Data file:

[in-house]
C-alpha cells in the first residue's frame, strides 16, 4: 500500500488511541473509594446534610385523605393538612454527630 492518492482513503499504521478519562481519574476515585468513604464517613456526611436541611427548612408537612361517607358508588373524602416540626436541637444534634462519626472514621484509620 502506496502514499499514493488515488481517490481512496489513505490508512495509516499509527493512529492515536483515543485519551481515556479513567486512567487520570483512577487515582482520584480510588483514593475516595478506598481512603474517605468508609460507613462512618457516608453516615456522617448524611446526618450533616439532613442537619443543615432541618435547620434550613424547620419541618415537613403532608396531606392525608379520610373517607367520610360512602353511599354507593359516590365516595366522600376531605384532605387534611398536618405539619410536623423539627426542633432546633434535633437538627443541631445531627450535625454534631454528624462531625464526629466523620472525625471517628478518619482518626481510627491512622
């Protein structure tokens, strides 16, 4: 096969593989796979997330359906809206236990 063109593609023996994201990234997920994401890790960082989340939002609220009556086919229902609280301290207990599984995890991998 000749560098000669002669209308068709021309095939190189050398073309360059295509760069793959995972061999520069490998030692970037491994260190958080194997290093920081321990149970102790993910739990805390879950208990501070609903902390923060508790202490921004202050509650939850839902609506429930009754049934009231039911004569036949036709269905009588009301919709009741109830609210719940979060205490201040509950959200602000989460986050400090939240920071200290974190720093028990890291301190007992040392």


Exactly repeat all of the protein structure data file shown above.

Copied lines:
[in-house]
C-alpha cells in the first residue's frame, strides 16, 4: 500500500488511541473509594446534610385523605393538612454527630 492518492482513503499504521478519562481519574476515585468513604464517613456526611436541611427548612408537612361517607358508588373524602416540626436541637444534634462519626472514621484509620 502506496502514499499514493488515488481517490481512496489513505490508512495509516499509527493512529492515536483515543485519551481515556479513567486512567487520570483512577487515582482520584480510588483514593475516595478506598481512603474517605468508609460507613462512618457516608453516615456522617448524611446526618450533616439532613442537619443543615432541618435547620434550613424547620419541618415537613403532608396531606392525608379520610373517607367520610360512602353511599354507593359516590365516595366522600376531605384532605387534611398536618405539619410536623423539627426542633432546633434535633437538627443541631445531627450535625454534631454528624462531625464526629466523620472525625471517628478518619482518626481510627491512622
């Protein structure tokens, strides 16, 4: 096969593989796979997330359906809206236990 063109593609023996994201990234997920994401890790960082989340939002609220009556086919229902609280301290207990599984995890991998 000749560098000669002669209308068709021309095939190189050398073309360059295509760069793959995972061999520069490998030692970037491994260190958080194997290093920081321990149970102790993910739990805390879950208990501070609903902390923060508790202490921004202050509650939850839902609506429930009754049934009231039911004569036949036709269905009588009301919709009741109830609210719940979060205490201040509950959200602000989460986050400090939240920071200290974190720093028990890291301190007992040392």